Another interesting area is the “Consensus” methodology that was used in the production of the Guideline on “CFS/ME”. It does seem to be the case that formal consensus methodology was conspicuous by its absence: indeed, on 10th May 2006 NICE made it known that the consensus technique was to be “modified” by NICE for the development of this particular Guideline. Scrutiny of this “modification” as it appears in the Guideline makes very interesting reading. It will not escape attention that the person described in the Guideline as the “Consensus Development Expert” was Professor Rosalind Raine, whose published track record happens to be that “CFS/ME” is a behavioural disorder that should be managed by CBT/GET. Raine specifically singled out “CFS” for study (funded by the MRC) and she is clear: CBT should aim to “modify thoughts and beliefs with the expectation that emotional and behavioural changes will follow”; behavioural therapies focus on “the modification of behaviour to positively reinforce healthy behaviours” and they “emphasise the role that social factors can play in the development and maintenance of functional somatic complaints. The goal is to identify and reinforce ‘well’ behaviours while reducing reinforcement for somatic behaviours” (Lancet 2004:364:429-437). The ME/CFS community may well be justified in maintaining that NICE’s “consensus” exercise was cosmetic.
There is in addition the matter of NICE informing the Court on 17th June 2008 at the initial Hearing before Mr Justice Cranston that it had no knowledge of certain documents before that Hearing, even though receipt of some of those documents had previously been acknowledged in writing on 23rd January 2006.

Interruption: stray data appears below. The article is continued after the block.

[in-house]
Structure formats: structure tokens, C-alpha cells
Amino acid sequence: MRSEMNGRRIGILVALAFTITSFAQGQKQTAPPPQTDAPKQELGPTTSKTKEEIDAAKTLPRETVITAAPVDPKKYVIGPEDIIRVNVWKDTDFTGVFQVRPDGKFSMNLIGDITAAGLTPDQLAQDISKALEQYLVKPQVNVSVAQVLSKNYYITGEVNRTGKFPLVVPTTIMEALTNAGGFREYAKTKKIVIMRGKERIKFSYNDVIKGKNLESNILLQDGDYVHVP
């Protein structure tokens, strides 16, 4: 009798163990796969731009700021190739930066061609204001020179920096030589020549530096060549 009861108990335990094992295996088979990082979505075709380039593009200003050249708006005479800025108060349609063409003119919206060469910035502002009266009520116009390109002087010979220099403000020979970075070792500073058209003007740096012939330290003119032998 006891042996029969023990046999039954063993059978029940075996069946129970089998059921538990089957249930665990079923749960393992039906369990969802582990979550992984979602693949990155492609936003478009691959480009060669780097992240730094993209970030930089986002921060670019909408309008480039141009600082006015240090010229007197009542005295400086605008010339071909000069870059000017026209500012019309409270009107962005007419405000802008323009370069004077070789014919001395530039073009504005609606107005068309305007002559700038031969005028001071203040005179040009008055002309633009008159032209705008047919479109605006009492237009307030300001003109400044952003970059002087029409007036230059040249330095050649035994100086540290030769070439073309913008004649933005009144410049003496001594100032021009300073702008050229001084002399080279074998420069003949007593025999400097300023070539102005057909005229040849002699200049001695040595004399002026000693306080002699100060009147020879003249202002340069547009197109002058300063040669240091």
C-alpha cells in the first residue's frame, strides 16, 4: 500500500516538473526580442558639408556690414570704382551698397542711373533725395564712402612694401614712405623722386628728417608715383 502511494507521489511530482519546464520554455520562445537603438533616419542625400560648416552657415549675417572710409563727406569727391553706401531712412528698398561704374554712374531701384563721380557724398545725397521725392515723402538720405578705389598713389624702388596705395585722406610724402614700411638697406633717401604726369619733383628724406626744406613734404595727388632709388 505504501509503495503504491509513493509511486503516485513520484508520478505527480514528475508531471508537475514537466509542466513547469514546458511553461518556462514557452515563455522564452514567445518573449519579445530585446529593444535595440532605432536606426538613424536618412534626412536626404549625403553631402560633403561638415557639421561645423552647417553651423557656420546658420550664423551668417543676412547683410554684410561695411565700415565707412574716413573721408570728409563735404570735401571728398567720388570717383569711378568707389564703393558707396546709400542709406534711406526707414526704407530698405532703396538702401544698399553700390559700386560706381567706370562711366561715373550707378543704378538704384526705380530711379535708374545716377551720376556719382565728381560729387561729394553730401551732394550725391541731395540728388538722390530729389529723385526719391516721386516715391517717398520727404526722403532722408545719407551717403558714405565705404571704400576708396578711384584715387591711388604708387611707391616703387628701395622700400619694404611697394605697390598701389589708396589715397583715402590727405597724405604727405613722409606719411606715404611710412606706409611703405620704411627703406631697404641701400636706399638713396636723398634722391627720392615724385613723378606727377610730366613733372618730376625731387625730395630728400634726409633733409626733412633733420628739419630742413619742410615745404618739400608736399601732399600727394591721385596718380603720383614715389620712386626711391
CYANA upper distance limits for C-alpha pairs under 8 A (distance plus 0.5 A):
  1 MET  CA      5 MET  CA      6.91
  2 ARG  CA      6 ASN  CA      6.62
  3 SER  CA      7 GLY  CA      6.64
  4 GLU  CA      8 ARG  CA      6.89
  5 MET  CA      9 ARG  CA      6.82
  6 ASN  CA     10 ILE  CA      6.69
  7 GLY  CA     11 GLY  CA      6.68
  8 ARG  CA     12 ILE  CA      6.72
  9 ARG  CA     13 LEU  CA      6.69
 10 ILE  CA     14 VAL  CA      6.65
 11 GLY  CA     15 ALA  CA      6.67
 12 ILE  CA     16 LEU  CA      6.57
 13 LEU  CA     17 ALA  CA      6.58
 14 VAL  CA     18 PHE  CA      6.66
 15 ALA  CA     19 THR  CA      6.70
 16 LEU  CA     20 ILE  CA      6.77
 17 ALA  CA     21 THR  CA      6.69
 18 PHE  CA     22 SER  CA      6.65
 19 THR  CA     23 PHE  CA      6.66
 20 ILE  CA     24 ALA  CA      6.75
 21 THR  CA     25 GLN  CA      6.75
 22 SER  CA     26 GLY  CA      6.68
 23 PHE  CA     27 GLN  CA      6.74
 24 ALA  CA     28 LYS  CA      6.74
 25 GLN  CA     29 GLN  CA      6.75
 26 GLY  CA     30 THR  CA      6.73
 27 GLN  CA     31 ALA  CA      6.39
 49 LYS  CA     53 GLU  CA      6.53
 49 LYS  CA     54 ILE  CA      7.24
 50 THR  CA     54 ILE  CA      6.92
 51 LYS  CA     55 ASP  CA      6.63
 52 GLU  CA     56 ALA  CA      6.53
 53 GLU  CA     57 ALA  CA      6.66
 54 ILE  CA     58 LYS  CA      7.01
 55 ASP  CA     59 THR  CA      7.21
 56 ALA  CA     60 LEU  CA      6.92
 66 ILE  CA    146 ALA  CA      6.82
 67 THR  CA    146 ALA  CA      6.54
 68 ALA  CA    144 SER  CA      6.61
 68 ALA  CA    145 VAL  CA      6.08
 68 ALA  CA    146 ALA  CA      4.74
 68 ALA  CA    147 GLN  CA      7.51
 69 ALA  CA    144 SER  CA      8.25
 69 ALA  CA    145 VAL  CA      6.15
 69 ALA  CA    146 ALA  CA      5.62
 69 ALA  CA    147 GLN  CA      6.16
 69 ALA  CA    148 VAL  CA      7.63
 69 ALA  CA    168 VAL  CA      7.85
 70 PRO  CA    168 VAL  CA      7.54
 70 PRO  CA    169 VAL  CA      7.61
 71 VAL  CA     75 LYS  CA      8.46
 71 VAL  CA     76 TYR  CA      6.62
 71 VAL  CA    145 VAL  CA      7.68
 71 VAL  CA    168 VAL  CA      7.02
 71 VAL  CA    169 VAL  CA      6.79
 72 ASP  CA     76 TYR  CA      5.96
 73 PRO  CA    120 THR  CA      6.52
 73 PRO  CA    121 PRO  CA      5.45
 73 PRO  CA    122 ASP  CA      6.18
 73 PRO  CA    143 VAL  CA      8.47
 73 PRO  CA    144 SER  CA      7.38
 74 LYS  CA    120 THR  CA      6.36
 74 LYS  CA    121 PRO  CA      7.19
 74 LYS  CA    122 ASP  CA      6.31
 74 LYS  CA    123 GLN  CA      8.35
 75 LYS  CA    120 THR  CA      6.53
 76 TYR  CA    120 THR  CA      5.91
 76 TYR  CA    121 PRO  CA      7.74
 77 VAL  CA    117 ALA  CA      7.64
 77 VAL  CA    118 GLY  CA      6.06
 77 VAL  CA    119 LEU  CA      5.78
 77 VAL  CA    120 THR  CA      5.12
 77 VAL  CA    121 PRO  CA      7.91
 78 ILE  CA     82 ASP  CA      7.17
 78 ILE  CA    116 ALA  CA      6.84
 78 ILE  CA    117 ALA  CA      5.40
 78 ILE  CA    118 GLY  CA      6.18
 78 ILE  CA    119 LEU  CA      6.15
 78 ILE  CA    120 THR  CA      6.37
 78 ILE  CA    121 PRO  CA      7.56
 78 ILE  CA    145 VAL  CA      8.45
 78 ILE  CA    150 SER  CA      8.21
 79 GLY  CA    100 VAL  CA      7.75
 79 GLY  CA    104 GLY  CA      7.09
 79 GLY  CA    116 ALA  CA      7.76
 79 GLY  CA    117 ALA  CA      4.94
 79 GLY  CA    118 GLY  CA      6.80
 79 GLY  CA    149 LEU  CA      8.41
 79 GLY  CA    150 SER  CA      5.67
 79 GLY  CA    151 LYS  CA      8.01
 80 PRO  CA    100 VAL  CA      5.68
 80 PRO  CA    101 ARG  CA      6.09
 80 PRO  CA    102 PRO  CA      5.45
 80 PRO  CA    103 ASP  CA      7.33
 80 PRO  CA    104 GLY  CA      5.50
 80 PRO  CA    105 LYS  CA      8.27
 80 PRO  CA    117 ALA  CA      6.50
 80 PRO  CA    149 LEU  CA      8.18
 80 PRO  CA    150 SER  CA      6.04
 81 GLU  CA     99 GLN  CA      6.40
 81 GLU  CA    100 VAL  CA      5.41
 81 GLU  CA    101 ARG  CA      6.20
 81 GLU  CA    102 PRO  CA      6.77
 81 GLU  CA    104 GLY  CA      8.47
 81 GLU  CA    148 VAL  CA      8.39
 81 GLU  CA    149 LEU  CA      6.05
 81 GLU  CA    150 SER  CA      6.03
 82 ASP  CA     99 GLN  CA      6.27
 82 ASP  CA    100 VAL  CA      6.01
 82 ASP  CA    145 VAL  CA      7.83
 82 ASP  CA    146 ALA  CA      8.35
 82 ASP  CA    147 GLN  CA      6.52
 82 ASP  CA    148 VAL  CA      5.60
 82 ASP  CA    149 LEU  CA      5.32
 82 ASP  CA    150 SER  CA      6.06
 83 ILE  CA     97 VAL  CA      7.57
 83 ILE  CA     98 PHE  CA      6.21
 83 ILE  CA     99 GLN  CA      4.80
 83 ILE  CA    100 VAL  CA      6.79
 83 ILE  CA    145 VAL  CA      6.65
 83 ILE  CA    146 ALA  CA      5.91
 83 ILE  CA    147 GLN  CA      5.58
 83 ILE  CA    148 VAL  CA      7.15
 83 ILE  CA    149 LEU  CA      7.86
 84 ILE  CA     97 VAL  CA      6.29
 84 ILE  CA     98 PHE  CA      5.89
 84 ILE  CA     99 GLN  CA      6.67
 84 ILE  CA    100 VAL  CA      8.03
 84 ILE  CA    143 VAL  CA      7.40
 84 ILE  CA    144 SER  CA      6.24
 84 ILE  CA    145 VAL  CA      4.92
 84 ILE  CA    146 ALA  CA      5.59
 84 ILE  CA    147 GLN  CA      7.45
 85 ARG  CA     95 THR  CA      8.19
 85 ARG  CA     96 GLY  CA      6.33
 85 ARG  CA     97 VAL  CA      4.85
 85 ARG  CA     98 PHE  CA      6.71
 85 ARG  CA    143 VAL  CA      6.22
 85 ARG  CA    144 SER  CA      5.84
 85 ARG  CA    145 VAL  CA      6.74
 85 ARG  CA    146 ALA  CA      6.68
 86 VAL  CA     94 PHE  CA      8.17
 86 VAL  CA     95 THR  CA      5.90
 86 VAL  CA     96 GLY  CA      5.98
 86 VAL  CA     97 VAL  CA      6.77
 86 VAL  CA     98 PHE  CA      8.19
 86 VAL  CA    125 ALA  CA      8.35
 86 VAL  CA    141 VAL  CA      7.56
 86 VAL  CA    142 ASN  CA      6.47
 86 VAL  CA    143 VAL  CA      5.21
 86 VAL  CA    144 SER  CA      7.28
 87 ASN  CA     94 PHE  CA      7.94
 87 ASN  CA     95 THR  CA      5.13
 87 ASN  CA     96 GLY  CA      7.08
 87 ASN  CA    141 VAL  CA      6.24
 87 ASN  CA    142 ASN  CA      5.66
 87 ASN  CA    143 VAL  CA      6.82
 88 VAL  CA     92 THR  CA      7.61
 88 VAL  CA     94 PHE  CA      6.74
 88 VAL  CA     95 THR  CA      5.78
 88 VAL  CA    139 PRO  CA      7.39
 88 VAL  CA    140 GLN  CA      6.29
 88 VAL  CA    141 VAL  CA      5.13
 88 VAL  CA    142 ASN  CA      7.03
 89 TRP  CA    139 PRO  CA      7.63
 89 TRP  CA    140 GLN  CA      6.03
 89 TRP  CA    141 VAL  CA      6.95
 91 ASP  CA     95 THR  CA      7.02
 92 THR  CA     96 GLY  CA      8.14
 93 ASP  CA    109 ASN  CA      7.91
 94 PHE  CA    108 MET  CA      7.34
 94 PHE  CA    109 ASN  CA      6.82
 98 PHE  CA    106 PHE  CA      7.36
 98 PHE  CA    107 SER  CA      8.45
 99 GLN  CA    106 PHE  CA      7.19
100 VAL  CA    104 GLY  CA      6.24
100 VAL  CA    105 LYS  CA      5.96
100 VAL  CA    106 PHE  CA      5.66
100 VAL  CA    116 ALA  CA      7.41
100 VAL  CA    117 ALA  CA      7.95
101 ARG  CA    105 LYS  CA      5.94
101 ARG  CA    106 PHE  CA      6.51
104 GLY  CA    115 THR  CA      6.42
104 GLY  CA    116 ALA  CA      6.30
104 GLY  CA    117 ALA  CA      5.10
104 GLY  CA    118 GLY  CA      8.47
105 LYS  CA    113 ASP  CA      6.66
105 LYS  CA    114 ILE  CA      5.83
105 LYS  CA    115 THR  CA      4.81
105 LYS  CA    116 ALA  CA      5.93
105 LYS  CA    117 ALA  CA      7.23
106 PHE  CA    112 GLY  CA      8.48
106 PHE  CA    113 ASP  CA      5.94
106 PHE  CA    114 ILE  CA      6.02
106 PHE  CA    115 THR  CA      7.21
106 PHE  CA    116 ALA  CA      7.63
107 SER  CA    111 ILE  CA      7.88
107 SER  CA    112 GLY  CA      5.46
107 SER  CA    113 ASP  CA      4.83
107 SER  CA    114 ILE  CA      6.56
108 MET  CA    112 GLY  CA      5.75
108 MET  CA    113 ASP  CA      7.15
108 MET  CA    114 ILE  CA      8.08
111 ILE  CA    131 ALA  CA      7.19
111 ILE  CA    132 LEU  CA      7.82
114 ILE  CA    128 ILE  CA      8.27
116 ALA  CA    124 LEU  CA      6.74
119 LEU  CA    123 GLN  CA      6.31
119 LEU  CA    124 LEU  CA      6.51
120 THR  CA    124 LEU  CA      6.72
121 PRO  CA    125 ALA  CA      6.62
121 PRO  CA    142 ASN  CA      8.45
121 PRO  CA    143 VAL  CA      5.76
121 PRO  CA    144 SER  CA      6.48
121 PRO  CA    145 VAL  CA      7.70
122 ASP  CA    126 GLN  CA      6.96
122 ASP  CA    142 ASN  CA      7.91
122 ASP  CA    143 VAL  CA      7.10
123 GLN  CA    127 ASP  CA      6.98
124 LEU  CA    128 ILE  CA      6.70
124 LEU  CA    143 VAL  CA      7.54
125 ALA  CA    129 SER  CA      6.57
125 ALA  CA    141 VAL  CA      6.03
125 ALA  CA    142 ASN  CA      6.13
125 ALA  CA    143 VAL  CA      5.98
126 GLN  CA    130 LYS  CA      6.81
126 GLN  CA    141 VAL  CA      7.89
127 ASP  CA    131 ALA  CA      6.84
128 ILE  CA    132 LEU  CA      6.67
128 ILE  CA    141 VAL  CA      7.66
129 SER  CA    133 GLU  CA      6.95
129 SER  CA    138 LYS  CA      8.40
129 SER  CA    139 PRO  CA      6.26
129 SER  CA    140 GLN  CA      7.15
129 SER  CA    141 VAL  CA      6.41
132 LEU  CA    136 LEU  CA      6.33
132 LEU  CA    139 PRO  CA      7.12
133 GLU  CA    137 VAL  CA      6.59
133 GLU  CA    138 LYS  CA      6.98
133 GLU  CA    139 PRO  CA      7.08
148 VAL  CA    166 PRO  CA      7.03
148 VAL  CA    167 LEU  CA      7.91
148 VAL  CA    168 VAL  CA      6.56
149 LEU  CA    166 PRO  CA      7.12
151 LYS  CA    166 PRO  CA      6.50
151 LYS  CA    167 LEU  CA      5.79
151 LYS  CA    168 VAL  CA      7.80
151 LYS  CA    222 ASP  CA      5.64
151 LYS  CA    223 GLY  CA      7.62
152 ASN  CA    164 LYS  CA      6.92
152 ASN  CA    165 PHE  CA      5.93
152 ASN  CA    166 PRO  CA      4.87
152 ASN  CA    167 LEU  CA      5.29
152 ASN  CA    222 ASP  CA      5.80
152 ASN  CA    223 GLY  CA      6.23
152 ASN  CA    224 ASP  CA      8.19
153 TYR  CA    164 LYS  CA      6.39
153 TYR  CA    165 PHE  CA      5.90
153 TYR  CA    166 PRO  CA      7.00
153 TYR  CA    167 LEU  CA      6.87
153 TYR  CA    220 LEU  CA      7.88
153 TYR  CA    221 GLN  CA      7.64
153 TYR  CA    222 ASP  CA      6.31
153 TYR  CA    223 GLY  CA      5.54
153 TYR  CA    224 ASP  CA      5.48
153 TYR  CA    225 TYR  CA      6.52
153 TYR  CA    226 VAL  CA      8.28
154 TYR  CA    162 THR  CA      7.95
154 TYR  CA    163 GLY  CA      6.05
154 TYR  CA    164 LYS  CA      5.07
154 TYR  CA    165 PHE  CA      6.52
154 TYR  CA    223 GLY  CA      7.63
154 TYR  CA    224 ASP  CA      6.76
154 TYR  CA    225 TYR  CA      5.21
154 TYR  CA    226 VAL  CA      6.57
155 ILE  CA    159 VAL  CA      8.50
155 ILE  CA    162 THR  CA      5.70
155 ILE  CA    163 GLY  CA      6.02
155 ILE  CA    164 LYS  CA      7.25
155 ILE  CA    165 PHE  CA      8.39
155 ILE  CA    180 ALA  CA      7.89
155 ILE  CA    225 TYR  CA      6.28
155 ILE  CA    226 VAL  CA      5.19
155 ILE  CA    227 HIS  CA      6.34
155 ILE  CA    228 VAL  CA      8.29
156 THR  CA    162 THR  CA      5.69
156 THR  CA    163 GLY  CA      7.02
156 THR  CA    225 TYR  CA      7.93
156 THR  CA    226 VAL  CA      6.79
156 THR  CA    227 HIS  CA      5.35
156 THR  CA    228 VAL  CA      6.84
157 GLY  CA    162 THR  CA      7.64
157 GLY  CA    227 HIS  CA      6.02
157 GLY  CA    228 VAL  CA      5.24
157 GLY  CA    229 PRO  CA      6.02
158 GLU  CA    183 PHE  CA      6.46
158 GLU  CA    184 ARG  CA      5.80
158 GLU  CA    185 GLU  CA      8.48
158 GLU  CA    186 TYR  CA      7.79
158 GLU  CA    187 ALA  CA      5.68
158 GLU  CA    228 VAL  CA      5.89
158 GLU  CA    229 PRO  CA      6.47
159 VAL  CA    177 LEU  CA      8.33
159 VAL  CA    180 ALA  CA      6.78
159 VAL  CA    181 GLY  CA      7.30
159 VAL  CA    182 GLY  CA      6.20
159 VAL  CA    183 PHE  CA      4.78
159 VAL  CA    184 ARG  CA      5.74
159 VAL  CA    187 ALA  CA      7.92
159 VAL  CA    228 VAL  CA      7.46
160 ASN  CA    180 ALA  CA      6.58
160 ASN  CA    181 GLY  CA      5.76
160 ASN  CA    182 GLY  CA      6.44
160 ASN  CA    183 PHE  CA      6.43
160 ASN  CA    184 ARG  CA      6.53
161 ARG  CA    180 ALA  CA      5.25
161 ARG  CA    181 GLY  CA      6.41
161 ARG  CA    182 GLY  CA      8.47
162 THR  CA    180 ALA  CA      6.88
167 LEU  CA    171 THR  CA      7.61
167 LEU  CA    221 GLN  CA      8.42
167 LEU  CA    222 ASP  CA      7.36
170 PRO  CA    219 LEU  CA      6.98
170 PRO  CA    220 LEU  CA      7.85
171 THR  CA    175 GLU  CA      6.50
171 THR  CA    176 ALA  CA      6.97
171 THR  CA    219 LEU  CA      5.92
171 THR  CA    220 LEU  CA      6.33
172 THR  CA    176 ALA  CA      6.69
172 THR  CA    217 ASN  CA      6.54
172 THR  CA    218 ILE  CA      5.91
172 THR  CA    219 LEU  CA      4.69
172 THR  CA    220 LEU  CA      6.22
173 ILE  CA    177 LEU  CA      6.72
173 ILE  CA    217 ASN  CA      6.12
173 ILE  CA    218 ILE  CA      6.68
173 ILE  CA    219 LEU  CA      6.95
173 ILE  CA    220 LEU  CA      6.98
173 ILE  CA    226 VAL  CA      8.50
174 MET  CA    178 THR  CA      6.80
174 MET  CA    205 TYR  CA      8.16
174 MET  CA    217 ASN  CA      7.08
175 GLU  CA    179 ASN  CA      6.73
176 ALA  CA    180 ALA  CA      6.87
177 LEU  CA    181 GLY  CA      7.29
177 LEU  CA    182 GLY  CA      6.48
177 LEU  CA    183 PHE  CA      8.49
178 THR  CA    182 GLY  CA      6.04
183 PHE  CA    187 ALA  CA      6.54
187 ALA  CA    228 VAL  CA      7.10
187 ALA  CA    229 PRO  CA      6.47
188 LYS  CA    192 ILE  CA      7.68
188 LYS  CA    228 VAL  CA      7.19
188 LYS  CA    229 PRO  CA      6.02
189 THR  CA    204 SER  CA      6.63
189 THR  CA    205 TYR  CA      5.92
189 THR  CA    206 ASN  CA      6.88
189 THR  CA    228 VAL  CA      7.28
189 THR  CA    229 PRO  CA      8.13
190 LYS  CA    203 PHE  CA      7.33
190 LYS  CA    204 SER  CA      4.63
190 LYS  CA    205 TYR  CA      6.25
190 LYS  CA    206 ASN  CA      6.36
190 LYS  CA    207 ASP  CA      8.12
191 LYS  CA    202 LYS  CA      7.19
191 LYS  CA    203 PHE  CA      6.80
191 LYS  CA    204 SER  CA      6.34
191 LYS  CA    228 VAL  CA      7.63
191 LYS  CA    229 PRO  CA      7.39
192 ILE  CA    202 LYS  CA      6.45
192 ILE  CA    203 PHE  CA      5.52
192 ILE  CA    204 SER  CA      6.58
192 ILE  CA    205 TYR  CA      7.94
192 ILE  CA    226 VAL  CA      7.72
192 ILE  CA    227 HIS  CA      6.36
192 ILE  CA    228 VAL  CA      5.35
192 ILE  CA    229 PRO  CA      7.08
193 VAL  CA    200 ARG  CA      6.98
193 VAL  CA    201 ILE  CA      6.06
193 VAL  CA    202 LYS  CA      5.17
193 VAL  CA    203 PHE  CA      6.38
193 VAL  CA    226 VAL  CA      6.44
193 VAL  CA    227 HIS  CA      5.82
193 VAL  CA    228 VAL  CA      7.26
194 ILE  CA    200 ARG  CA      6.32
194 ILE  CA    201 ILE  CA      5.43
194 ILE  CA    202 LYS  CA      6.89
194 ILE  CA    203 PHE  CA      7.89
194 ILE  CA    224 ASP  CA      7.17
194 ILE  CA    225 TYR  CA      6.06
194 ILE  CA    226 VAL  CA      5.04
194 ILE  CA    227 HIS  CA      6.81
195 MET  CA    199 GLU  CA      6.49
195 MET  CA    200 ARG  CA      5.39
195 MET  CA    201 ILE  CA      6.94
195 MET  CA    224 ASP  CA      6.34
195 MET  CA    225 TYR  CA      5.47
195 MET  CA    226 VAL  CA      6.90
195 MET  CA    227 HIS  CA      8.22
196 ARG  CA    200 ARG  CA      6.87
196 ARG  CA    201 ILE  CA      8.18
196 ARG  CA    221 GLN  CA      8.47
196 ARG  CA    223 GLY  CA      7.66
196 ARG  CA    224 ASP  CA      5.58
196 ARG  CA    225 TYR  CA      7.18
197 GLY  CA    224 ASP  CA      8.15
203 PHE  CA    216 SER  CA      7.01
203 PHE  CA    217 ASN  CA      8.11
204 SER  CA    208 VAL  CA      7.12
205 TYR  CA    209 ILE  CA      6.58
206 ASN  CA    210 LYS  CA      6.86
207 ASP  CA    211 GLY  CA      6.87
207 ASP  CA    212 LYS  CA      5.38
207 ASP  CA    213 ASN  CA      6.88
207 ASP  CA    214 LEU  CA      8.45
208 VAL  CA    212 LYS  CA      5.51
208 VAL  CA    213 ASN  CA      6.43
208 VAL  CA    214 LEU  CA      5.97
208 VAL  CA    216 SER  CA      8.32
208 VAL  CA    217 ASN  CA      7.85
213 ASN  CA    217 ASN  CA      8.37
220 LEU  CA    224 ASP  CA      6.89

There is also the serious issue of Social Services continuing to seek to remove children with ME/CFS from their parents and placing them in “care”, citing the NICE Guideline as the reason.
NICE appears to be in breach of the AGREE instrument (to which it is obliged to conform in the production of its Guidelines) on no less than seven separate counts. It will be interesting to hear why this should be so in the production of the Guideline on “CFS/ME” and the Court may be keen to hear why NICE appears to have broken its own guidelines (that it is obliged to observe) in so many respects in the production of this particular Guideline.
This is undoubtedly a high profile case. At the preliminary Hearing in June, there was standing room only.
The Hearing is listed for 11th-12th February 2009. High Court officials are now busy rearranging the Court venue in order to ensure not only disabled access and facilities, but also to accommodate the coach-loads of people from the UK ME/CFS community who are expected to turn up to witness what will undoubtedly be a landmark legal action that will have global ramifications.
Literature References: http://www.meactionuk.org.uk/Quotable_Quotes_Updated.pdf